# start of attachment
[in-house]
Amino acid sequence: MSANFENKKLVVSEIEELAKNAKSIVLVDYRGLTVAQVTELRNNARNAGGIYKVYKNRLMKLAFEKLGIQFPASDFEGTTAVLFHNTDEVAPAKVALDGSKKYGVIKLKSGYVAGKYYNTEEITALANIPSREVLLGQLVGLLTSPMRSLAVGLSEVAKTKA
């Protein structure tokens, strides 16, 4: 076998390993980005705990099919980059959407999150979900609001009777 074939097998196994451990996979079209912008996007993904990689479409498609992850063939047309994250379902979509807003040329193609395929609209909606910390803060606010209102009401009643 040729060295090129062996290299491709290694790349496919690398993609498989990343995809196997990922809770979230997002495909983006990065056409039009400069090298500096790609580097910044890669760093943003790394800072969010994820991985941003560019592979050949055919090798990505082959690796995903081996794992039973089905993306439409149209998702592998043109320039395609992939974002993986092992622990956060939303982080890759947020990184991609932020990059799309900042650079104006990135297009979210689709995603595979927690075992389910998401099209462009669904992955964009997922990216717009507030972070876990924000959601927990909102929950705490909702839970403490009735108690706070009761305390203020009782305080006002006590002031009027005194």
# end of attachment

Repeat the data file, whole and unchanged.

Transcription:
[in-house]
Amino acid sequence: MSANFENKKLVVSEIEELAKNAKSIVLVDYRGLTVAQVTELRNNARNAGGIYKVYKNRLMKLAFEKLGIQFPASDFEGTTAVLFHNTDEVAPAKVALDGSKKYGVIKLKSGYVAGKYYNTEEITALANIPSREVLLGQLVGLLTSPMRSLAVGLSEVAKTKA
């Protein structure tokens, strides 16, 4: 076998390993980005705990099919980059959407999150979900609001009777 074939097998196994451990996979079209912008996007993904990689479409498609992850063939047309994250379902979509807003040329193609395929609209909606910390803060606010209102009401009643 040729060295090129062996290299491709290694790349496919690398993609498989990343995809196997990922809770979230997002495909983006990065056409039009400069090298500096790609580097910044890669760093943003790394800072969010994820991985941003560019592979050949055919090798990505082959690796995903081996794992039973089905993306439409149209998702592998043109320039395609992939974002993986092992622990956060939303982080890759947020990184991609932020990059799309900042650079104006990135297009979210689709995603595979927690075992389910998401099209462009669904992955964009997922990216717009507030972070876990924000959601927990909102929950705490909702839970403490009735108690706070009761305390203020009782305080006002006590002031009027005194």